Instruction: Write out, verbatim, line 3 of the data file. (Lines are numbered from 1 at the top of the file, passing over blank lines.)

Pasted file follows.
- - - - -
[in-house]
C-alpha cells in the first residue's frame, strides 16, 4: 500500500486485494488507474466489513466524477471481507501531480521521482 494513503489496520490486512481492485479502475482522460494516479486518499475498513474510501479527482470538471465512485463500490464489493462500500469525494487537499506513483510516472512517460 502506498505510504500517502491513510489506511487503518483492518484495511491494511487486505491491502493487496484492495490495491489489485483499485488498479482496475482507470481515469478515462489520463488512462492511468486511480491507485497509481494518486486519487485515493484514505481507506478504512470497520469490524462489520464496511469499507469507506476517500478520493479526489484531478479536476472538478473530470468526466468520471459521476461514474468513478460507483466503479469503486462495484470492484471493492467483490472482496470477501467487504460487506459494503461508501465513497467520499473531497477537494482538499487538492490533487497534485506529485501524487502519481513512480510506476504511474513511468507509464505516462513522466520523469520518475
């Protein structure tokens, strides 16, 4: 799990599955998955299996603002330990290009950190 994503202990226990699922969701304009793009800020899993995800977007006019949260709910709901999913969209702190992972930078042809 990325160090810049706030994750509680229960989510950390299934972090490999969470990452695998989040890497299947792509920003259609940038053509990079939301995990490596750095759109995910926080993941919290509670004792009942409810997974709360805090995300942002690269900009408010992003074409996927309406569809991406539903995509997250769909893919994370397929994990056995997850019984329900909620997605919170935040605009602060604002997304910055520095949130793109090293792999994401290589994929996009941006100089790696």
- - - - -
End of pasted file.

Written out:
């Protein structure tokens, strides 16, 4: 799990599955998955299996603002330990290009950190 994503202990226990699922969701304009793009800020899993995800977007006019949260709910709901999913969209702190992972930078042809 990325160090810049706030994750509680229960989510950390299934972090490999969470990452695998989040890497299947792509920003259609940038053509990079939301995990490596750095759109995910926080993941919290509670004792009942409810997974709360805090995300942002690269900009408010992003074409996927309406569809991406539903995509997250769909893919994370397929994990056995997850019984329900909620997605919170935040605009602060604002997304910055520095949130793109090293792999994401290589994929996009941006100089790696």